The researchers then conducted a series of investigations in cells, examining:
Finally, the researchers produced a genetically modified mouse which did not produce beta-arrestin 1, one of the proteins that they had found to be involved in the adrenaline (isoproterenol) response.
The researchers found in the animal experiments that four weeks of isoproterenol infusion was enough to cause DNA damage and a lowering of p53 levels in the thymus organs of the mice. This finding was replicated in the cell studies.
They found that isoproterenol caused a reduction of p53 levels by causing p53 to be broken down by proteins in the cell. They also found that the treatment caused the p53 to be transported out of the nucleus of the cell, where the DNA is found.
The researchers found three proteins that were involved in the suppression of p53 levels. Beta arrestin 1, AKT and MDM2. They deduced that when adrenaline attached to a particular type of receptor this led to the activation of beta-arrestin 1 protein. This then allowed AKT to activate the MDM2 protein, causing it to bind to p53 and break it down. They further found that mice that did not produce the beta-arrestin 1 protein (the first step of this reaction pathway) had less DNA damage when exposed to isoproterenol.
The researchers highlighted that beta-arrestin 1 may have some emerging roles in protein clearance pathways. They said that their research reveals how DNA damage may accumulate in response to chronic stress.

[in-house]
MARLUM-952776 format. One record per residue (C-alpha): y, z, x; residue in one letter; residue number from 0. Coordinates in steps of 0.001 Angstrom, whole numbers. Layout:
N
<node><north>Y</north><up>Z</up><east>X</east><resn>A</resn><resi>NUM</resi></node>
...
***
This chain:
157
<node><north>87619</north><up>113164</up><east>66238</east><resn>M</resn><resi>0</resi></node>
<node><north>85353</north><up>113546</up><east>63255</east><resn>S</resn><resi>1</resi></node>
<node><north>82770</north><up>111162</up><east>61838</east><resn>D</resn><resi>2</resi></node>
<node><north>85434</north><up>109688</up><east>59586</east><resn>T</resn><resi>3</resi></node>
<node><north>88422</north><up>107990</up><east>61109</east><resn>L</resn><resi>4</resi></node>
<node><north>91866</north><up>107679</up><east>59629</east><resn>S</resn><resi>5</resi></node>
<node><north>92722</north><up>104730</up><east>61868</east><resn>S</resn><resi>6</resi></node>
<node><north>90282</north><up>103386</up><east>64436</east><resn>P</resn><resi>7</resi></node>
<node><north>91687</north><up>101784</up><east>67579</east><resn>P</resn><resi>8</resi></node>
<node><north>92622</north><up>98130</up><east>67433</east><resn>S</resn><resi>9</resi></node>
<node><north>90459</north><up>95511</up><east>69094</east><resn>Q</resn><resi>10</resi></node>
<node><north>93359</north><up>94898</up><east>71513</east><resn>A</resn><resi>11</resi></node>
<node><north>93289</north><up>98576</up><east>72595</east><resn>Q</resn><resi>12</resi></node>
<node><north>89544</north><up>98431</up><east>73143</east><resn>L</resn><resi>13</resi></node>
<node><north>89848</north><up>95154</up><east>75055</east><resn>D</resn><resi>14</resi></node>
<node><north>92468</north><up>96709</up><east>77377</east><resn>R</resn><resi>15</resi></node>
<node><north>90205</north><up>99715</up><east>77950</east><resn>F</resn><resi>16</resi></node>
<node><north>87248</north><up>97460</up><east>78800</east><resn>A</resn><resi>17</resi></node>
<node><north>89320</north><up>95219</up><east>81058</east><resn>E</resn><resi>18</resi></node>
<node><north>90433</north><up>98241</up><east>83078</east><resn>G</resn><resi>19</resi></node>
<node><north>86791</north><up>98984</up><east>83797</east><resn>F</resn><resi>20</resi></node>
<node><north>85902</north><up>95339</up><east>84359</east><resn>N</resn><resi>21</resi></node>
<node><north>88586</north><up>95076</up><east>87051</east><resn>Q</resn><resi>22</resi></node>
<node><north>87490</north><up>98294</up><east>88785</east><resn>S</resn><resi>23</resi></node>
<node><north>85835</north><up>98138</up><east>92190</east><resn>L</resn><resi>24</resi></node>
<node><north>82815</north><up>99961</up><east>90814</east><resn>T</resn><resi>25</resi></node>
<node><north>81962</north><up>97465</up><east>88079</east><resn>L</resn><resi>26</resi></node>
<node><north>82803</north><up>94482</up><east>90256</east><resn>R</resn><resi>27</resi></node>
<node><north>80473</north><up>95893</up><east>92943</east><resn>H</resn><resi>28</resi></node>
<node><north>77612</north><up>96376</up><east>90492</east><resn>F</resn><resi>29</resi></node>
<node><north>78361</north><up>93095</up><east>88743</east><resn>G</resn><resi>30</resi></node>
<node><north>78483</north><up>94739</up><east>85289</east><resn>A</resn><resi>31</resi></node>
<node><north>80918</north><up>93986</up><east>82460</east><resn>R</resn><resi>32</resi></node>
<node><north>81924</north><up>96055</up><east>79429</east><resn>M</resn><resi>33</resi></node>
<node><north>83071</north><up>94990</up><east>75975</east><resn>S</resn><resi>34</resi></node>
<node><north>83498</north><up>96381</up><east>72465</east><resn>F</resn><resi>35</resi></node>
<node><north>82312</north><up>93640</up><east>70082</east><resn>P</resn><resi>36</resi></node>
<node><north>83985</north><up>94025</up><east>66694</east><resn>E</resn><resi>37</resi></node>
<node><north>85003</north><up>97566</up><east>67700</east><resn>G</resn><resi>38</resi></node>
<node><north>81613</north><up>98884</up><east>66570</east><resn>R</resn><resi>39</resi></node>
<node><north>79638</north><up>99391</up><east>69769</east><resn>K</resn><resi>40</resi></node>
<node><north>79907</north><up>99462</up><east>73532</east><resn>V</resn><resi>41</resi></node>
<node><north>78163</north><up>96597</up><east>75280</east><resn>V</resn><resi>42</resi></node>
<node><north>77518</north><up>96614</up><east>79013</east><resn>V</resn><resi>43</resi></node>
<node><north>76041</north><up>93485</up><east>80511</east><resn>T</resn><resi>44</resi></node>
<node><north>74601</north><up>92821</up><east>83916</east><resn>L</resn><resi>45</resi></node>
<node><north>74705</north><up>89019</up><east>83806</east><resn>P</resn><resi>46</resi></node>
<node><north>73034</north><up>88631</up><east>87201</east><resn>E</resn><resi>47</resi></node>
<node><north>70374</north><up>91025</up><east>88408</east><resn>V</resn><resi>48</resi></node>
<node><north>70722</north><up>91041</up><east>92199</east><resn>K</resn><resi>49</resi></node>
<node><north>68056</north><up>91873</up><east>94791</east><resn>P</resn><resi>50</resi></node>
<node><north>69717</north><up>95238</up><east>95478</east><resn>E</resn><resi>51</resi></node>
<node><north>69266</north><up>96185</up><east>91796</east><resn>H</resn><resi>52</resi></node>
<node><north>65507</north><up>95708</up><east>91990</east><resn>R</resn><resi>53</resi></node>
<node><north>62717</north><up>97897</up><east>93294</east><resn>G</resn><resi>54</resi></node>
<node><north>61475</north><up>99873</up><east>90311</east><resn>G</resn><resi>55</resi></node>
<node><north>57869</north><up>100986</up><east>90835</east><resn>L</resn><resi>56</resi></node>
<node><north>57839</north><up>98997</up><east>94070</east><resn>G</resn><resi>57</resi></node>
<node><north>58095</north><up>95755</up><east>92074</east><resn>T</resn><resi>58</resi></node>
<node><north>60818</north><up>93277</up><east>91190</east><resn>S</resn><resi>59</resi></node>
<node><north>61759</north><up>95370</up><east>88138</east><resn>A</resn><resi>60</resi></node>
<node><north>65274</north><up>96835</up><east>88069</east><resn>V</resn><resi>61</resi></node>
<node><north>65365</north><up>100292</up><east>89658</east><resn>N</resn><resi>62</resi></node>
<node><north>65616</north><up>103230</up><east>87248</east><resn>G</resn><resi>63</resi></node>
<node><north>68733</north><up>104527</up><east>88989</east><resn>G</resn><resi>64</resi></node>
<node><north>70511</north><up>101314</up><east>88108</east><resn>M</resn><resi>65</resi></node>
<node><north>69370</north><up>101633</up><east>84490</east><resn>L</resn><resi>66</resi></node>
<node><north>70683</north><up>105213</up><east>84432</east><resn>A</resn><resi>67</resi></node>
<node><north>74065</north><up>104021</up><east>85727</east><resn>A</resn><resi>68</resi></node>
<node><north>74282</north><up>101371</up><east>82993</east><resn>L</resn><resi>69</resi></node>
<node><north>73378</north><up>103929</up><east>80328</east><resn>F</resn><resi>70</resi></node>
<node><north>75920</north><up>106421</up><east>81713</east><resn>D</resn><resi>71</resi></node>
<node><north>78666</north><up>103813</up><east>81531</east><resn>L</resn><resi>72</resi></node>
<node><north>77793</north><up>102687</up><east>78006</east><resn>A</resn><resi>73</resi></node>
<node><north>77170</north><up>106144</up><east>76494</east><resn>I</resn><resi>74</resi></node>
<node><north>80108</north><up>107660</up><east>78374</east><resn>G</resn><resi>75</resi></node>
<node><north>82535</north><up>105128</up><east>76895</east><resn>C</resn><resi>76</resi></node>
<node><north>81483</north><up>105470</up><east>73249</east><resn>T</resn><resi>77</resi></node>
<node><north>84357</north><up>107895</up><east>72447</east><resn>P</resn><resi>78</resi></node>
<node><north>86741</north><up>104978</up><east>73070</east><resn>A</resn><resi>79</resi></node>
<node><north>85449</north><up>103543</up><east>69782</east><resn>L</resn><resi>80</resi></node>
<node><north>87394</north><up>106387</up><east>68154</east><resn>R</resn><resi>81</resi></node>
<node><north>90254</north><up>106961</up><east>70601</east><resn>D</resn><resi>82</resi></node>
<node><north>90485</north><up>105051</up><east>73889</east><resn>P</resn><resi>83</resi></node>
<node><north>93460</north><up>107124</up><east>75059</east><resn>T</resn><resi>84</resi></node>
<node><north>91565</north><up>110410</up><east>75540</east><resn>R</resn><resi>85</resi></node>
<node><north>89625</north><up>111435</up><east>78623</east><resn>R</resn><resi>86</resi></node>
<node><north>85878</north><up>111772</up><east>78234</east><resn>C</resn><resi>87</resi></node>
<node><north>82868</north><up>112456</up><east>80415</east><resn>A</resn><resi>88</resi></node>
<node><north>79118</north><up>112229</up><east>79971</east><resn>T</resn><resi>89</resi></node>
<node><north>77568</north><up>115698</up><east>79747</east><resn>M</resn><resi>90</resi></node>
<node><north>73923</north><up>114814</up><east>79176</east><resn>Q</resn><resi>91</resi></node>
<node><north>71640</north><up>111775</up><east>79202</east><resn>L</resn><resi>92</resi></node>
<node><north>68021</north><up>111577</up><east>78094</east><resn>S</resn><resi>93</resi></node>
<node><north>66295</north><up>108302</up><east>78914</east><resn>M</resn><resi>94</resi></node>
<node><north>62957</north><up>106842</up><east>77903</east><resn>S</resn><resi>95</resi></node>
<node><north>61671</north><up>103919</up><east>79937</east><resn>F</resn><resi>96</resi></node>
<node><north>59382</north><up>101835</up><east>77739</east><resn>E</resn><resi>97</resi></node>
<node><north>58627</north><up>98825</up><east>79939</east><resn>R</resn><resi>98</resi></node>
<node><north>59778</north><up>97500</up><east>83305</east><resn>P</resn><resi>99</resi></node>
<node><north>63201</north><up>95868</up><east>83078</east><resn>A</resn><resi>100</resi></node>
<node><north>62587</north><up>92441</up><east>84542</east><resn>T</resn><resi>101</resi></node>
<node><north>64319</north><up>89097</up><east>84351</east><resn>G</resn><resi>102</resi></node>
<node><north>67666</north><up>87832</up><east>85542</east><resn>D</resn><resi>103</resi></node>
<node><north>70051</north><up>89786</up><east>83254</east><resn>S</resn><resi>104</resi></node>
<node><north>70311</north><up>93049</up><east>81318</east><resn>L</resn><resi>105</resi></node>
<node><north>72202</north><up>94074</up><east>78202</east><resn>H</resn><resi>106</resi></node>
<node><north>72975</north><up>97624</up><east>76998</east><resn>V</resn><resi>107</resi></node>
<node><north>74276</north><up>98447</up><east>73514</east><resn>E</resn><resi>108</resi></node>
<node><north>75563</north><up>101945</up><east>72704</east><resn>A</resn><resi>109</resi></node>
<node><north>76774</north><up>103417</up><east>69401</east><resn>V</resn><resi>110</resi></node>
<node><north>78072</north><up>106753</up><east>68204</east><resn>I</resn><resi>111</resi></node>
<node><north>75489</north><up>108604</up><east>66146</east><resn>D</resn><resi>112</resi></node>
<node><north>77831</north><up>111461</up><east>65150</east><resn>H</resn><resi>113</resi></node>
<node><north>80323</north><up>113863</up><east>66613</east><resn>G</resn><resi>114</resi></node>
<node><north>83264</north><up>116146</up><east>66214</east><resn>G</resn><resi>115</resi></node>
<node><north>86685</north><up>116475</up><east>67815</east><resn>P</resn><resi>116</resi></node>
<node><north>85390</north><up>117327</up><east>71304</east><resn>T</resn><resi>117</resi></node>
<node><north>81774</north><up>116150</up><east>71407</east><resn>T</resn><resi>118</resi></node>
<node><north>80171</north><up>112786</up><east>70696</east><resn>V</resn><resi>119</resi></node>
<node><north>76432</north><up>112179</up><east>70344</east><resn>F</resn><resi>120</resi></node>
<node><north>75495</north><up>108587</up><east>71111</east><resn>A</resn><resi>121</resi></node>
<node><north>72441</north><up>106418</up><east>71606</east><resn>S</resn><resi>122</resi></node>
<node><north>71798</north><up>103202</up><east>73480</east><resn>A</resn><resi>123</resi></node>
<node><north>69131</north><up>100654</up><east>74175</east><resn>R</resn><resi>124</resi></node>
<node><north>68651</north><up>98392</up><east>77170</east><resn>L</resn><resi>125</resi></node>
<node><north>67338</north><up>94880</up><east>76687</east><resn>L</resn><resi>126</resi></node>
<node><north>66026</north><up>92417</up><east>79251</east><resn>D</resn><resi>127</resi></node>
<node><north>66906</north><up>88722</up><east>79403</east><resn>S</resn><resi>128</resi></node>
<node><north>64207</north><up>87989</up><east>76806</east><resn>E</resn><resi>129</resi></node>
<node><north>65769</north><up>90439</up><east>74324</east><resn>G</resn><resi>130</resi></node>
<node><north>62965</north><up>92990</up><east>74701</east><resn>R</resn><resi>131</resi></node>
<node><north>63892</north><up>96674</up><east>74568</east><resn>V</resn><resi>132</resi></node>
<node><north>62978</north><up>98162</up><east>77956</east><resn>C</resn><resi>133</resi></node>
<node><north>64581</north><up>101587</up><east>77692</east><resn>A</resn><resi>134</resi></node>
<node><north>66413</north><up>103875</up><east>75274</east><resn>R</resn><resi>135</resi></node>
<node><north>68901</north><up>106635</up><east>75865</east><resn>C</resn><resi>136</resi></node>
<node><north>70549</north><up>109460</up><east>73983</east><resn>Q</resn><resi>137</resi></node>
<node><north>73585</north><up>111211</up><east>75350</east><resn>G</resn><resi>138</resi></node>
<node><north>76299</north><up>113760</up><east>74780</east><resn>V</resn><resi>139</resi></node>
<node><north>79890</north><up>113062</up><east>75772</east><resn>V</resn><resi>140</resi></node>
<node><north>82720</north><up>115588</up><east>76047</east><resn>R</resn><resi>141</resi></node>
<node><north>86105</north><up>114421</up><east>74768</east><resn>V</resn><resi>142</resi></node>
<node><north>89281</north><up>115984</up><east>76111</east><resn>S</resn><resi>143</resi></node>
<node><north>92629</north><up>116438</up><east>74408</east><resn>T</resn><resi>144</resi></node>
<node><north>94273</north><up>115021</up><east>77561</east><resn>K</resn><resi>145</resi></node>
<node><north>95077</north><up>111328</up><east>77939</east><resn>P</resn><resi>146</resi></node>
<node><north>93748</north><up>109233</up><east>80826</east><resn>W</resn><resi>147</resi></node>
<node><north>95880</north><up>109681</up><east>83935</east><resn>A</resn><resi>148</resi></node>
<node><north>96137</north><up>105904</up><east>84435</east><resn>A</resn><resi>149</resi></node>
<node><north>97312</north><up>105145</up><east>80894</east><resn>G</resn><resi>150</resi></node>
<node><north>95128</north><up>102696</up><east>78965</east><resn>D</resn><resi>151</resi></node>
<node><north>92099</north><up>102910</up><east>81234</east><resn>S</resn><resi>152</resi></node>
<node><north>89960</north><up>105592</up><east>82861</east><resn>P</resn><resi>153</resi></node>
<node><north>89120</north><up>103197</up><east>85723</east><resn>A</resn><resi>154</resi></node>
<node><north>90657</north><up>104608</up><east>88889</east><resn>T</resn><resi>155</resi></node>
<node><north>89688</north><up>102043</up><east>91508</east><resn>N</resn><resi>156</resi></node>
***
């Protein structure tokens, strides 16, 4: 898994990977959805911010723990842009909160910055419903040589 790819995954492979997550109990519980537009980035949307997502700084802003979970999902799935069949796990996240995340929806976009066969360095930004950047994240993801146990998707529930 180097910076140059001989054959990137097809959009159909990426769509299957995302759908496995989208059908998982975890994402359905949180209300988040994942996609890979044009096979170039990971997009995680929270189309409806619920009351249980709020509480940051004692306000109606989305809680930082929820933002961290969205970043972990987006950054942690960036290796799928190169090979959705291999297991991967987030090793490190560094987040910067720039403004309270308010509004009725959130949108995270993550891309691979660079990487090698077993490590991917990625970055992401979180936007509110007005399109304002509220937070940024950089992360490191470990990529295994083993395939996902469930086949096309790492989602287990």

This laboratory research teased out a complex series of protein reactions in cellular tests. These reactions were then analysed in an experimental mouse model to underpin the finding that adrenaline exposure leads to DNA damage.
Like all animal research, the implications for humans are currently limited and remain to be determined. This research will undoubtedly lead to further study of these proteins, although it is not clear whether the amount of adrenaline the mice were exposed to is similar to the adrenaline levels that could be found in humans during chronic stress.
For example, the primary role of adrenaline is to allow the body to immediately deal with sudden, emergency situations such as physical threats or impending danger, but it is not fully known how the adrenaline system functions in chronic stress. As such, further research would be needed to determine whether the mechanism is of relevance when considering the effects of typical day-to-day stresses or long-term stretches of feeling stressed.
The newspapers have reported that this research could explain why people’s hair greyed or were at higher risk of developing cancer if suffering from chronic stress. This study did not assess the physical symptoms of the adrenaline treatment in the mice (e.g. whether they went on to develop tumours at a higher frequency than non-treated mice).
This early stage research was well-conducted. Following these findings, further research is warranted to assess whether stress reduction techniques can lower rates of disease.